Mitsubishi A6M

A6M

Mitsubishi A6M Zero

The Mitsubishi A6M Zero (Allied code name – Zeke) designed by Jiro Horikoshi, also known as the Navy Type O fighter aircraft, is arguably the best-known Japanese fighter of WW2. During its day it was the gem of the IJN (Imperial Japanese Navy), leading the Navy to early dashing victories in the Pacific theater. The Zero was the results of specifications written in 1937 and first flew in 1939. Full production began in 1940, and the Zero first saw action in China. It was first powered by a Nakajima Sakae radial air-cooled engine of 14 cylinders (two staggered rows of seven) that produced a little over 1,000 horsepower. Later models used a 1,130-horsepower engine to turn its three-blade constant-speed propeller. Its top speed was 350 miles per hour (565 km) at nearly 20,000 feet (6,100 m), and it was armed with two 7.7-millimetre machine guns and two 20-millimetre cannons in its wings. Wing mounts could carry two 132-pound (59.9-kilogram) bombs under the wings. The Zero had several advantages over Allied fighters: maneuverability and range. The American F4F Hellcat had a range of a little over 700 miles, while the Zero with its 156-gallon internal tank and 94-gallon external drop-tank could reach over 1600 miles. Like other Japanese aircraft the Zero was not fitted with armor plating for the pilot and self-sealing tanks, which, resulted in catastrophic loses when better U.S. fighters began to appear. The Zero had a production run of 10,068 aircraft, ending the war a deadly Kamikaze weapon.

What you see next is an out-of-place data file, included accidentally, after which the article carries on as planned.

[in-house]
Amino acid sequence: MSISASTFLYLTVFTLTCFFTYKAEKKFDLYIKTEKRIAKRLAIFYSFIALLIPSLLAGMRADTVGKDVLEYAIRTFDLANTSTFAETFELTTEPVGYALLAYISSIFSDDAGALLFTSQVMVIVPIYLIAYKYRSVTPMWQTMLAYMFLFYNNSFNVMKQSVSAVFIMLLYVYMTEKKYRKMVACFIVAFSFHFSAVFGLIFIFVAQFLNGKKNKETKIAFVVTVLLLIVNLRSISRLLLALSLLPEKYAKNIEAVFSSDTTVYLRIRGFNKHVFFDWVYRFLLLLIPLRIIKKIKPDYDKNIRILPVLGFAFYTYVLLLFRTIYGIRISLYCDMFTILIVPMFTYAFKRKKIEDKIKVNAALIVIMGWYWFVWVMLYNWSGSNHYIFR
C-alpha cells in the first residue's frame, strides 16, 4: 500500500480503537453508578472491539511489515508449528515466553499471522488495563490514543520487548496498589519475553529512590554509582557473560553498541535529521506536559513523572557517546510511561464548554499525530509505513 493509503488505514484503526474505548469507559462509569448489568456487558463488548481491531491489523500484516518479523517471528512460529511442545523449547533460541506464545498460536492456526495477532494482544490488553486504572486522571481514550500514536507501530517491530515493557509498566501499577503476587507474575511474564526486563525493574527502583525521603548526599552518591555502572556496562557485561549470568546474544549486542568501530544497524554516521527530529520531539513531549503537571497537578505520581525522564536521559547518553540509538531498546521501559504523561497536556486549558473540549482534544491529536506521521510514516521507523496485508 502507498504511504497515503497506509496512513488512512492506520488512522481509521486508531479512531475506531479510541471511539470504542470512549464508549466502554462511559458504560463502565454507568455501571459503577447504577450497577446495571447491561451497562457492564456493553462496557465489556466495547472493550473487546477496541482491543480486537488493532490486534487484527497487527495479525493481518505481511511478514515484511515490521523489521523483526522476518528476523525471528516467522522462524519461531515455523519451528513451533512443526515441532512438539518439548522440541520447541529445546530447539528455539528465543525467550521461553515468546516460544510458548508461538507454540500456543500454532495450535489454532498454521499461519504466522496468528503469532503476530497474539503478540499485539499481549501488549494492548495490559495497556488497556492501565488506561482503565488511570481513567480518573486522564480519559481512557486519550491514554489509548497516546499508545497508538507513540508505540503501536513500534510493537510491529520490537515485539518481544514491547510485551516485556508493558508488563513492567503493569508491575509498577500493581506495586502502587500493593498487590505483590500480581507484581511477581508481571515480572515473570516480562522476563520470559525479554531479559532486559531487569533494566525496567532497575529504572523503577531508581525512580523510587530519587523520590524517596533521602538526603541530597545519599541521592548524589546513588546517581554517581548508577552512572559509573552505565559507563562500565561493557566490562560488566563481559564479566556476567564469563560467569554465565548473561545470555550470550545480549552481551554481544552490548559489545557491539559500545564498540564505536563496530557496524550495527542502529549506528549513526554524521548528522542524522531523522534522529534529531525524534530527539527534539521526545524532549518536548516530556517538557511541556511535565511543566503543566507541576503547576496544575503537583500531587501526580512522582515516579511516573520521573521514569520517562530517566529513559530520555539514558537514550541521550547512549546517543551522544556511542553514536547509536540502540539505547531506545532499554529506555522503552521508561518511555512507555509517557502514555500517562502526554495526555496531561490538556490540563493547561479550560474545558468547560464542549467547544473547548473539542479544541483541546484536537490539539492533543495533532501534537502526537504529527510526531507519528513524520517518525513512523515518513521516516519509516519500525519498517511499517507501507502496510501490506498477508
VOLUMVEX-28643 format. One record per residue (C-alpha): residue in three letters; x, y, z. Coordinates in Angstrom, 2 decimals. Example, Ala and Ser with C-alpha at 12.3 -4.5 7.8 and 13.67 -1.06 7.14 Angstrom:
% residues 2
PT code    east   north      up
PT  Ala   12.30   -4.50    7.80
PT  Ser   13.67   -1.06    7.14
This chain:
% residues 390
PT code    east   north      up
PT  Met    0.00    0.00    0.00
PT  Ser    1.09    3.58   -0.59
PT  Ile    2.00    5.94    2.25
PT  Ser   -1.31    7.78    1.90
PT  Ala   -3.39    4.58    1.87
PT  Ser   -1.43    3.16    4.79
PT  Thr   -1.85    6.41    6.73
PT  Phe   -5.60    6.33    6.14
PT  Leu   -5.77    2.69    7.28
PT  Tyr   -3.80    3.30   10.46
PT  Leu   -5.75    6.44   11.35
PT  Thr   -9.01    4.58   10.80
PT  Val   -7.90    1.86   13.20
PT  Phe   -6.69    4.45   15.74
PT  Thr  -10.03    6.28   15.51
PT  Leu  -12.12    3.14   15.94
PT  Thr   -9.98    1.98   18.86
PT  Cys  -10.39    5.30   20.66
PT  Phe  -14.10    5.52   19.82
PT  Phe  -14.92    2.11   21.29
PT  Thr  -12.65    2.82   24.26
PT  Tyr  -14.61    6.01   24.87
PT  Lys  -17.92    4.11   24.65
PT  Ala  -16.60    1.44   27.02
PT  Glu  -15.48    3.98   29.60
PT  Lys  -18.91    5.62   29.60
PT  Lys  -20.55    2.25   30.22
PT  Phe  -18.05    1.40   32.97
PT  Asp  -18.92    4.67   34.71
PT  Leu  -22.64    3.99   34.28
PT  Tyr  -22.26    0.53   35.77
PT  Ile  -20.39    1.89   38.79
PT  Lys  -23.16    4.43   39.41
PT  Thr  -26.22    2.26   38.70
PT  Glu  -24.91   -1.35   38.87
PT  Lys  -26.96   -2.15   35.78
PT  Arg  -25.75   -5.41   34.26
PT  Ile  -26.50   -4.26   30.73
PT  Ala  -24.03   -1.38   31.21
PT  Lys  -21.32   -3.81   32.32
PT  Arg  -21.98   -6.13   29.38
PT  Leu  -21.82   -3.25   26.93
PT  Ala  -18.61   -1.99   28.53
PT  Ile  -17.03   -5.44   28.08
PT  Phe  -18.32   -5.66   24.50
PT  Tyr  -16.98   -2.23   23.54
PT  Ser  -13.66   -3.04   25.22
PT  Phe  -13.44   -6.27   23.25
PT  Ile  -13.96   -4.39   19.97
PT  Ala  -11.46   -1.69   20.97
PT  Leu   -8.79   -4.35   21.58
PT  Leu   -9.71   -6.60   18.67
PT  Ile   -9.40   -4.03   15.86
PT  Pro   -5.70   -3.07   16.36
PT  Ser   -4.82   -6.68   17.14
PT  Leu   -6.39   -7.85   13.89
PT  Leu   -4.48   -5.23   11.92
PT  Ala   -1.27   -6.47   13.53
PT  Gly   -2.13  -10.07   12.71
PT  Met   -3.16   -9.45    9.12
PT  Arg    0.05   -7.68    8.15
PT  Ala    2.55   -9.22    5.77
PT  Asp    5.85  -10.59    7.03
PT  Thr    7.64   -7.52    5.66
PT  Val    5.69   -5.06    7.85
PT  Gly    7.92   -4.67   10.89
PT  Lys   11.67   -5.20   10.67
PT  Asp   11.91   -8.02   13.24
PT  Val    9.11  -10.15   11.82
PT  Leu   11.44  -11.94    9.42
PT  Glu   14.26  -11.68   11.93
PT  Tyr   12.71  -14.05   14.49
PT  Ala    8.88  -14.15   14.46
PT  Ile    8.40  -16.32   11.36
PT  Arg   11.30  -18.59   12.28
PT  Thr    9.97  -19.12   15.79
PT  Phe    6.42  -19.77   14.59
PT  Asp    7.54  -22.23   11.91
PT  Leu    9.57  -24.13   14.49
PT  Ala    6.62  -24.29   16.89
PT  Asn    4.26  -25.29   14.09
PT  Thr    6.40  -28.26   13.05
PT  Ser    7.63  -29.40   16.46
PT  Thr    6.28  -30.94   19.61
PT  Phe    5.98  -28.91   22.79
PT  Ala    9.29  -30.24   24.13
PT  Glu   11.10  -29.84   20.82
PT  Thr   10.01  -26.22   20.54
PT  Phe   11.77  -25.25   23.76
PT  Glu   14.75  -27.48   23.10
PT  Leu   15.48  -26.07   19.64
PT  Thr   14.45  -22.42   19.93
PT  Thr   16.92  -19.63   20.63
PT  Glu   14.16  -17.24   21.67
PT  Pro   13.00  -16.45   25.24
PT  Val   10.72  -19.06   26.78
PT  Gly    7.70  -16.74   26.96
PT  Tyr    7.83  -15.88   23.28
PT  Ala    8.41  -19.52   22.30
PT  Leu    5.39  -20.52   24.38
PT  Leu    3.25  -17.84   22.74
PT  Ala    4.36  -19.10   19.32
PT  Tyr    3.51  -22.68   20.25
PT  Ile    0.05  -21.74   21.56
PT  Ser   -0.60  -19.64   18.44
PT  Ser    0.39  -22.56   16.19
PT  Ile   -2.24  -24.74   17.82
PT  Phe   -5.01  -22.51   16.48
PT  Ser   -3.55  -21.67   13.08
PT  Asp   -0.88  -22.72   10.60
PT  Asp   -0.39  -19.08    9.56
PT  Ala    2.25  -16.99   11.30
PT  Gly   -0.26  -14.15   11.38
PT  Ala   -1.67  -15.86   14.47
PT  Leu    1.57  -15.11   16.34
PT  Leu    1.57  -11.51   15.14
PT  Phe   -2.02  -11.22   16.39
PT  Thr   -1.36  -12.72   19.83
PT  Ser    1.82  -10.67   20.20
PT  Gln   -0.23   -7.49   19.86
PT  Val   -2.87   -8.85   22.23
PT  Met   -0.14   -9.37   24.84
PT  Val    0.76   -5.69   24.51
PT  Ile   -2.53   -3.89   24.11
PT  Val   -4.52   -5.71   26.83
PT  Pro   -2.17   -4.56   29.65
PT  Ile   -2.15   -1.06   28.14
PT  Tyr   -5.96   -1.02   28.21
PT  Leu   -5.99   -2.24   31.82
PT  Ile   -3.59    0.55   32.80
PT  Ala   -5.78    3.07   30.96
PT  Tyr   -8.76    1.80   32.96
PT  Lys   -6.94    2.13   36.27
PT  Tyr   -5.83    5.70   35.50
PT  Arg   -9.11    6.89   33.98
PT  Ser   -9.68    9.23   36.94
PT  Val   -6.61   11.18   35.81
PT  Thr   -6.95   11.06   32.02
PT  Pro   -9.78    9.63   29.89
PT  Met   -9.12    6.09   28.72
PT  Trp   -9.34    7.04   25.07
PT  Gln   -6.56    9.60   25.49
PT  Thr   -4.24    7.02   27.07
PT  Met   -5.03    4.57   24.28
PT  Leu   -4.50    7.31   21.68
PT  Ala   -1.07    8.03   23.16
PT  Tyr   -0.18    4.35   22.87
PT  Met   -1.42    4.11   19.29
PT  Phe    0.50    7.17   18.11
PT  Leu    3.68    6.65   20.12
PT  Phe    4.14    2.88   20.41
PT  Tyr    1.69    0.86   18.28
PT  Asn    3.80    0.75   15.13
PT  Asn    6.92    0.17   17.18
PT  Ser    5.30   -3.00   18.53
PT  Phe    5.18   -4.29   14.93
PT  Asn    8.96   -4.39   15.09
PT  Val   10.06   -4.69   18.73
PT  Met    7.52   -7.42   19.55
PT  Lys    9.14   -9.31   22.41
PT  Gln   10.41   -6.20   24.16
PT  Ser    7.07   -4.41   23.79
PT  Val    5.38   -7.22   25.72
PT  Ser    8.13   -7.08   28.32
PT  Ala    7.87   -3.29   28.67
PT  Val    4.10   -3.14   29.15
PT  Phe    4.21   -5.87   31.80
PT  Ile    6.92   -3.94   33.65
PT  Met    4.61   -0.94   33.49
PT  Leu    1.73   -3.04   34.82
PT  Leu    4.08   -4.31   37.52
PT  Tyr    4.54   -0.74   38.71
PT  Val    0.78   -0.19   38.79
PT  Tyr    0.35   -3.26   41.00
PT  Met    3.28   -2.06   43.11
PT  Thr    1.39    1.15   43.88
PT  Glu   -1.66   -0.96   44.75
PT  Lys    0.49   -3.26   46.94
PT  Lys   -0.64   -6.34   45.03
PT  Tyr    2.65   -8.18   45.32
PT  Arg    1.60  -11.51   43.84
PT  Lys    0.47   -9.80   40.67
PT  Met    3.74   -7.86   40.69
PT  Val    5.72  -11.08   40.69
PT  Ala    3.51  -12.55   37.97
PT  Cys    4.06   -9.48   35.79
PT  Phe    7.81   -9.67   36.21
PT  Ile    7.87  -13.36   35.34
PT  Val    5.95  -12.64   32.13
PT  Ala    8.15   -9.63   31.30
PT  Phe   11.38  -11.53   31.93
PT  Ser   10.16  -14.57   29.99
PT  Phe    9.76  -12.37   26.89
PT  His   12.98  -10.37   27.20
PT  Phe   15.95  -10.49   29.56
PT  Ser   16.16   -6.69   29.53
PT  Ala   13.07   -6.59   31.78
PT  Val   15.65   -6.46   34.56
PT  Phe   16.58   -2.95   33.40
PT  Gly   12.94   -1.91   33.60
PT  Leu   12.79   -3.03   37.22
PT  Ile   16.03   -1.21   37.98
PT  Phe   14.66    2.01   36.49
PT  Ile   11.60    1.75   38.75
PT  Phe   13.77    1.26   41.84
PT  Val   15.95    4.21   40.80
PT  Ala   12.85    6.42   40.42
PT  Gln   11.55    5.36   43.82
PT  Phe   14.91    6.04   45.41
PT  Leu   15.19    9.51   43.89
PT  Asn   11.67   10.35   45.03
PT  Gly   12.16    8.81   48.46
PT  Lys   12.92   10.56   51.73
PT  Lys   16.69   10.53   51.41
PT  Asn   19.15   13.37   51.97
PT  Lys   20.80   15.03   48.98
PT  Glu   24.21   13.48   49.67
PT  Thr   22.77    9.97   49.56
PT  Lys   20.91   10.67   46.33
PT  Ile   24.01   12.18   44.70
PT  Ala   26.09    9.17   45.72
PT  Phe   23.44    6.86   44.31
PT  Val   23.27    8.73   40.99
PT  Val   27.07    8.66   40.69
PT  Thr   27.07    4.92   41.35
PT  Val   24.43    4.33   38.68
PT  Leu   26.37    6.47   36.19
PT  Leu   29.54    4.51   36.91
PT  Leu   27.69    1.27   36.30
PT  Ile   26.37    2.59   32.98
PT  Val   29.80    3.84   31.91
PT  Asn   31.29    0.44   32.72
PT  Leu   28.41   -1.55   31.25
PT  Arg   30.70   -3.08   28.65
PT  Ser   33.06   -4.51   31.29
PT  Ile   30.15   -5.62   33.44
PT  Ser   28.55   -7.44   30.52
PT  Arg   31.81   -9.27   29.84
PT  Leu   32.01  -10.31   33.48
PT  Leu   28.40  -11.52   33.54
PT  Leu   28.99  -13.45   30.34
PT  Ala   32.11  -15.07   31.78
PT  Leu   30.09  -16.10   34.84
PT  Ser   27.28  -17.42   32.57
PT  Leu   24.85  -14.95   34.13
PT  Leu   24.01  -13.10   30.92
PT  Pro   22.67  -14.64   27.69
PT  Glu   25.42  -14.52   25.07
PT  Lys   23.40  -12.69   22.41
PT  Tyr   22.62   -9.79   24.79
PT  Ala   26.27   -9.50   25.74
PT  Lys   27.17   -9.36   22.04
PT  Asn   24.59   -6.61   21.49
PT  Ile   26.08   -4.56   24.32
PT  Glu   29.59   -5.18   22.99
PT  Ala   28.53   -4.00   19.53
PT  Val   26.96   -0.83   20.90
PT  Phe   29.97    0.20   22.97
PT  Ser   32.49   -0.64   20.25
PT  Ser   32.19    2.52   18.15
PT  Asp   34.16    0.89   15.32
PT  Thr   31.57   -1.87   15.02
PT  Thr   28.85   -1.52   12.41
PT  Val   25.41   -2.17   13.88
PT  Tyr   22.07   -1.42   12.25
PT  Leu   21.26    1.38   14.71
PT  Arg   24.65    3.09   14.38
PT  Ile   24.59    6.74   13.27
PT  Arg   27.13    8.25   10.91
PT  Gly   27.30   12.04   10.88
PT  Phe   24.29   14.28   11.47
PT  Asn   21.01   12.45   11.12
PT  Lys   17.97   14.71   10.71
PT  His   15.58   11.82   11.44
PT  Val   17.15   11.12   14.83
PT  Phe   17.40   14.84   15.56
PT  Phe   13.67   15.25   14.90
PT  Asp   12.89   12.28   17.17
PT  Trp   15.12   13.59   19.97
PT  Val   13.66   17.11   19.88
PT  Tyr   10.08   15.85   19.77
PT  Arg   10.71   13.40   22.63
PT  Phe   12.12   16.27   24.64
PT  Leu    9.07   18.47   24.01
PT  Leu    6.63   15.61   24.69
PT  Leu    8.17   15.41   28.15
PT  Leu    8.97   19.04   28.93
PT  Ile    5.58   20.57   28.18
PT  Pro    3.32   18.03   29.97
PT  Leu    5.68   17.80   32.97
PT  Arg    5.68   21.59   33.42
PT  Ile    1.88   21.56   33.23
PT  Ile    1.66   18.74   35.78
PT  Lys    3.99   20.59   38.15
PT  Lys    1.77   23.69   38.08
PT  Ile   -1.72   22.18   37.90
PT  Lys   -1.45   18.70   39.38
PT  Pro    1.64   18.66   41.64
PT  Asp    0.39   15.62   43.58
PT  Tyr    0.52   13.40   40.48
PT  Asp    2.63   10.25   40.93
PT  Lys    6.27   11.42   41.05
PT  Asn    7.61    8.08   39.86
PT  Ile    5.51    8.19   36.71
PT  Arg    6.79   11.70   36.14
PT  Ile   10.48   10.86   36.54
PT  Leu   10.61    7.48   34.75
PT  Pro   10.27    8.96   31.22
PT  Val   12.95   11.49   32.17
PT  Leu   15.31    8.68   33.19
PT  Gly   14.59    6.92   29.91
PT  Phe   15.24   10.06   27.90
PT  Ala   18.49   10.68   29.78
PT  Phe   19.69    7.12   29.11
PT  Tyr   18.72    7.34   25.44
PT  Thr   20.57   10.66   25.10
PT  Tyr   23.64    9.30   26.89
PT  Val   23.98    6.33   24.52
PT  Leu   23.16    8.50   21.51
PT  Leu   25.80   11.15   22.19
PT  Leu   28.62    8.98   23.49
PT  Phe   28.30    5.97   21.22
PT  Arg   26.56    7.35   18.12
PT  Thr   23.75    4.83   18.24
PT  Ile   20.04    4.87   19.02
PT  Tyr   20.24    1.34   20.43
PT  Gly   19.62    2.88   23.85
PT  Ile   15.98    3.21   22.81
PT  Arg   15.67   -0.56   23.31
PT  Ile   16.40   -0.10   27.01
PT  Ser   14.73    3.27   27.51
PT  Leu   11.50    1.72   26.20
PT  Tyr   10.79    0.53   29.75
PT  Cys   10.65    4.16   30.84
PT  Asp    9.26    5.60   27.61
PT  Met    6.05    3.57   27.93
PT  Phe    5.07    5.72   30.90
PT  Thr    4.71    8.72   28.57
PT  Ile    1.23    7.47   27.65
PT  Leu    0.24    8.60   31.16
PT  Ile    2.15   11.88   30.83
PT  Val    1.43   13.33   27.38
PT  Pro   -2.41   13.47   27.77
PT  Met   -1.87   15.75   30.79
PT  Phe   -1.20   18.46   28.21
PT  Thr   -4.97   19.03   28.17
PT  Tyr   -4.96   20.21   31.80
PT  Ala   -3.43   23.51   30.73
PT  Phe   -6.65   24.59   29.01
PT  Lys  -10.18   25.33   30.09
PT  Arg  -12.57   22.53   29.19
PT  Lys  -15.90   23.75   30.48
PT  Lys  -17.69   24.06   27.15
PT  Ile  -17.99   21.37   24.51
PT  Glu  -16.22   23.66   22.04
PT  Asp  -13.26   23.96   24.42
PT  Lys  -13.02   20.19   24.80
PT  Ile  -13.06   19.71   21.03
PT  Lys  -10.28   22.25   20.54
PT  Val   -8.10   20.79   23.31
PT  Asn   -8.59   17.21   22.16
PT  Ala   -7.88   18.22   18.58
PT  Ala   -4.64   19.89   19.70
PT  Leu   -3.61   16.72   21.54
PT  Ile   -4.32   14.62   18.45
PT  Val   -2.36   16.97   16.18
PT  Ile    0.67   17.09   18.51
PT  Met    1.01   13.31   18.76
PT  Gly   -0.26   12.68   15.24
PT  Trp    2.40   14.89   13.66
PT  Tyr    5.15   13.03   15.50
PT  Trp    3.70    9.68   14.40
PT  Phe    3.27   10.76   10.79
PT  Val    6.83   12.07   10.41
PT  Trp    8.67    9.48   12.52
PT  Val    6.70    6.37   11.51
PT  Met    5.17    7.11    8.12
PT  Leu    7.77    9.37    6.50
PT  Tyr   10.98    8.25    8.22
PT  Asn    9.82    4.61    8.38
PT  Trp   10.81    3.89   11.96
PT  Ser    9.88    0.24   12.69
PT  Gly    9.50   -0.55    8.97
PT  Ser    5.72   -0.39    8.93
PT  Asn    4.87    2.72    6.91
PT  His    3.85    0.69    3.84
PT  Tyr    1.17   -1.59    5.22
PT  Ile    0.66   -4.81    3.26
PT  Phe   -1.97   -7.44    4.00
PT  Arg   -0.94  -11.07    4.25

Jiro Horikoshi, A6M Zero, designer

Jiro Horikoshi, A6M Zero, designer

Mitsubishi J2M Raiden

A5M

Mitsubishi J2M

p> The Mitsubishi J2M Raiden, (Allied code name – Jack) was another Jiro Horikoshi creation. Like the A6M the J2M had a sleek, streamlined, and sturdy airframe. These features allowed it to glide and maneuver through the air at high speeds. First developed in late 1942, however, teething problems delayed their deployment by nearly a year. By the time the Raiden was ready its mission was crystal clear. The U.S. was rapidly advancing across the Pacific. By this time the Japanese were fearful of what the Germans were experiencing as the Allies were bombing key German industrial cities around the clock. The U.S. was now unveiling its game changing Boeing B-29 Superfortress, and even more concerning that the U.S. was taking territory in an attempt to launch attacks on the home islands with its new bomber. The Raiden had a 1,420 hp Kasei 23c engine equipped with a turbo supercharger (mounted in the side of the fuselage just behind the engine) that allowed the rated power to be maintained up to 30,000 ft. Two upward-aimed, oblique-firing (aimed at seventy degrees) twenty mm cannons, mounted in the German Schräge Musik style, were fitted behind the cockpit with the four wing cannons retained. The first operation ready Raiden’s were delivered in late 1943 and made its first battle test in June 1944 at the battle of the Philippine Sea. After the fall of the Philippines, Guam, Tinian and Saipan, the Raiden was repositioned to homeland defense. When confronting he B-29’s at high altitude, the lack of supercharger limited their success, and the fact the U.S. began to switch to night-time raids. A little over 700 units were produced.